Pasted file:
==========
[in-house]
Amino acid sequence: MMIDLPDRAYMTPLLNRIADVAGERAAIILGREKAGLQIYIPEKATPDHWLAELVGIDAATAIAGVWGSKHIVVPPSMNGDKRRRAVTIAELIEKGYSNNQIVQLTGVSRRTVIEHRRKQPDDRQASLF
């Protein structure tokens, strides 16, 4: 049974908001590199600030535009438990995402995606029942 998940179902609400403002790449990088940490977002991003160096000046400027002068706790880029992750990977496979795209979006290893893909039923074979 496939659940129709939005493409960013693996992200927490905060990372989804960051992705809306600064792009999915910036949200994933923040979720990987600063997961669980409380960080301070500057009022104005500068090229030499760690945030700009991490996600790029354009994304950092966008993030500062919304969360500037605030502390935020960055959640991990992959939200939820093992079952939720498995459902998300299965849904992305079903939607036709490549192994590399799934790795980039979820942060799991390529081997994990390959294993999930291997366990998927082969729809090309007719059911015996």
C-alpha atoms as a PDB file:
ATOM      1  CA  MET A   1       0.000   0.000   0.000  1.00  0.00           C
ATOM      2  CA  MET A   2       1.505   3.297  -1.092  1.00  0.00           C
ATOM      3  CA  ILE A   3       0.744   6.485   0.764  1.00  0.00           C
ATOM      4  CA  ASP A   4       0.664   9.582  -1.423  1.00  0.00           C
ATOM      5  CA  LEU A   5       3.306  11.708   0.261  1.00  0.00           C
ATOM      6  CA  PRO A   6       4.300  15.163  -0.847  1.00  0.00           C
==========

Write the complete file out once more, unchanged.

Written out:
[in-house]
Amino acid sequence: MMIDLPDRAYMTPLLNRIADVAGERAAIILGREKAGLQIYIPEKATPDHWLAELVGIDAATAIAGVWGSKHIVVPPSMNGDKRRRAVTIAELIEKGYSNNQIVQLTGVSRRTVIEHRRKQPDDRQASLF
């Protein structure tokens, strides 16, 4: 049974908001590199600030535009438990995402995606029942 998940179902609400403002790449990088940490977002991003160096000046400027002068706790880029992750990977496979795209979006290893893909039923074979 496939659940129709939005493409960013693996992200927490905060990372989804960051992705809306600064792009999915910036949200994933923040979720990987600063997961669980409380960080301070500057009022104005500068090229030499760690945030700009991490996600790029354009994304950092966008993030500062919304969360500037605030502390935020960055959640991990992959939200939820093992079952939720498995459902998300299965849904992305079903939607036709490549192994590399799934790795980039979820942060799991390529081997994990390959294993999930291997366990998927082969729809090309007719059911015996």
C-alpha atoms as a PDB file:
ATOM      1  CA  MET A   1       0.000   0.000   0.000  1.00  0.00           C
ATOM      2  CA  MET A   2       1.505   3.297  -1.092  1.00  0.00           C
ATOM      3  CA  ILE A   3       0.744   6.485   0.764  1.00  0.00           C
ATOM      4  CA  ASP A   4       0.664   9.582  -1.423  1.00  0.00           C
ATOM      5  CA  LEU A   5       3.306  11.708   0.261  1.00  0.00           C
ATOM      6  CA  PRO A   6       4.300  15.163  -0.847  1.00  0.00           C